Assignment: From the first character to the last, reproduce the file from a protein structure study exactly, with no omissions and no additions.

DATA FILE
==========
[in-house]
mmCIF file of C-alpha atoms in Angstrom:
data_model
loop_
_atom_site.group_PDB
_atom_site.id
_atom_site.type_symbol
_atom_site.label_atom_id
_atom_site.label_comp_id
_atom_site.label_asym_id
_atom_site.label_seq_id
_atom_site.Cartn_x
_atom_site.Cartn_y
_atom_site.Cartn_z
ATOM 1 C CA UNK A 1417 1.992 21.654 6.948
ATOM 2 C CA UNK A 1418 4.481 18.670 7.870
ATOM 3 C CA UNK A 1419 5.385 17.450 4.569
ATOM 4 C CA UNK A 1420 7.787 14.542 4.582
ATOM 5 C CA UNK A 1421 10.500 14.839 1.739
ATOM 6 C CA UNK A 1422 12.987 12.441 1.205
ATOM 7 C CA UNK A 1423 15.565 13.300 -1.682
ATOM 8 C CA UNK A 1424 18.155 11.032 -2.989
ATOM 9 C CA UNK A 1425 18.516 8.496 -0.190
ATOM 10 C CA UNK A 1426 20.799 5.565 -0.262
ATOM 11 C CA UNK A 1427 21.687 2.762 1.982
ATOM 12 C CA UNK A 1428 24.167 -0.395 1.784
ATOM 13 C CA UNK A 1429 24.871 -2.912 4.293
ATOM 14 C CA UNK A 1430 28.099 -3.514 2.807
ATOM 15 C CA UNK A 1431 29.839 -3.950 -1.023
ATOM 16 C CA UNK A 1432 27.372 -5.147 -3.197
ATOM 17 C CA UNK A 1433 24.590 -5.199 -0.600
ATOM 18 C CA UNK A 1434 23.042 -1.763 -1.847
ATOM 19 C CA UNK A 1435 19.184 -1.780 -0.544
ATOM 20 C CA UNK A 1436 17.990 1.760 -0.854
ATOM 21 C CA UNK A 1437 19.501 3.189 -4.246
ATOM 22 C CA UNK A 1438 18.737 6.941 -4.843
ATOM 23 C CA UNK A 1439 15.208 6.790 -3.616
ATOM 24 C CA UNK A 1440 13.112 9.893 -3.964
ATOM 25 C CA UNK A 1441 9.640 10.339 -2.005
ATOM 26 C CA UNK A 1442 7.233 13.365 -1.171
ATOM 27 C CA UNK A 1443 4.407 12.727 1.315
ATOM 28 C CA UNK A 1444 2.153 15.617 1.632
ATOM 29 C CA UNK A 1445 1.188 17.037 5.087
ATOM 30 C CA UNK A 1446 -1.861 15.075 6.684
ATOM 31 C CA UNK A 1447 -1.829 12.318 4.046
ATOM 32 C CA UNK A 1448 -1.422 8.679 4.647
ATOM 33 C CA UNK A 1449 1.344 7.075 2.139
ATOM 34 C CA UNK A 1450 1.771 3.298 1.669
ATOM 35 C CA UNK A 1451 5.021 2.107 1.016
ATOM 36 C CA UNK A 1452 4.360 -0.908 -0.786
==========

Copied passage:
[in-house]
mmCIF file of C-alpha atoms in Angstrom:
data_model
loop_
_atom_site.group_PDB
_atom_site.id
_atom_site.type_symbol
_atom_site.label_atom_id
_atom_site.label_comp_id
_atom_site.label_asym_id
_atom_site.label_seq_id
_atom_site.Cartn_x
_atom_site.Cartn_y
_atom_site.Cartn_z
ATOM 1 C CA UNK A 1417 1.992 21.654 6.948
ATOM 2 C CA UNK A 1418 4.481 18.670 7.870
ATOM 3 C CA UNK A 1419 5.385 17.450 4.569
ATOM 4 C CA UNK A 1420 7.787 14.542 4.582
ATOM 5 C CA UNK A 1421 10.500 14.839 1.739
ATOM 6 C CA UNK A 1422 12.987 12.441 1.205
ATOM 7 C CA UNK A 1423 15.565 13.300 -1.682
ATOM 8 C CA UNK A 1424 18.155 11.032 -2.989
ATOM 9 C CA UNK A 1425 18.516 8.496 -0.190
ATOM 10 C CA UNK A 1426 20.799 5.565 -0.262
ATOM 11 C CA UNK A 1427 21.687 2.762 1.982
ATOM 12 C CA UNK A 1428 24.167 -0.395 1.784
ATOM 13 C CA UNK A 1429 24.871 -2.912 4.293
ATOM 14 C CA UNK A 1430 28.099 -3.514 2.807
ATOM 15 C CA UNK A 1431 29.839 -3.950 -1.023
ATOM 16 C CA UNK A 1432 27.372 -5.147 -3.197
ATOM 17 C CA UNK A 1433 24.590 -5.199 -0.600
ATOM 18 C CA UNK A 1434 23.042 -1.763 -1.847
ATOM 19 C CA UNK A 1435 19.184 -1.780 -0.544
ATOM 20 C CA UNK A 1436 17.990 1.760 -0.854
ATOM 21 C CA UNK A 1437 19.501 3.189 -4.246
ATOM 22 C CA UNK A 1438 18.737 6.941 -4.843
ATOM 23 C CA UNK A 1439 15.208 6.790 -3.616
ATOM 24 C CA UNK A 1440 13.112 9.893 -3.964
ATOM 25 C CA UNK A 1441 9.640 10.339 -2.005
ATOM 26 C CA UNK A 1442 7.233 13.365 -1.171
ATOM 27 C CA UNK A 1443 4.407 12.727 1.315
ATOM 28 C CA UNK A 1444 2.153 15.617 1.632
ATOM 29 C CA UNK A 1445 1.188 17.037 5.087
ATOM 30 C CA UNK A 1446 -1.861 15.075 6.684
ATOM 31 C CA UNK A 1447 -1.829 12.318 4.046
ATOM 32 C CA UNK A 1448 -1.422 8.679 4.647
ATOM 33 C CA UNK A 1449 1.344 7.075 2.139
ATOM 34 C CA UNK A 1450 1.771 3.298 1.669
ATOM 35 C CA UNK A 1451 5.021 2.107 1.016
ATOM 36 C CA UNK A 1452 4.360 -0.908 -0.786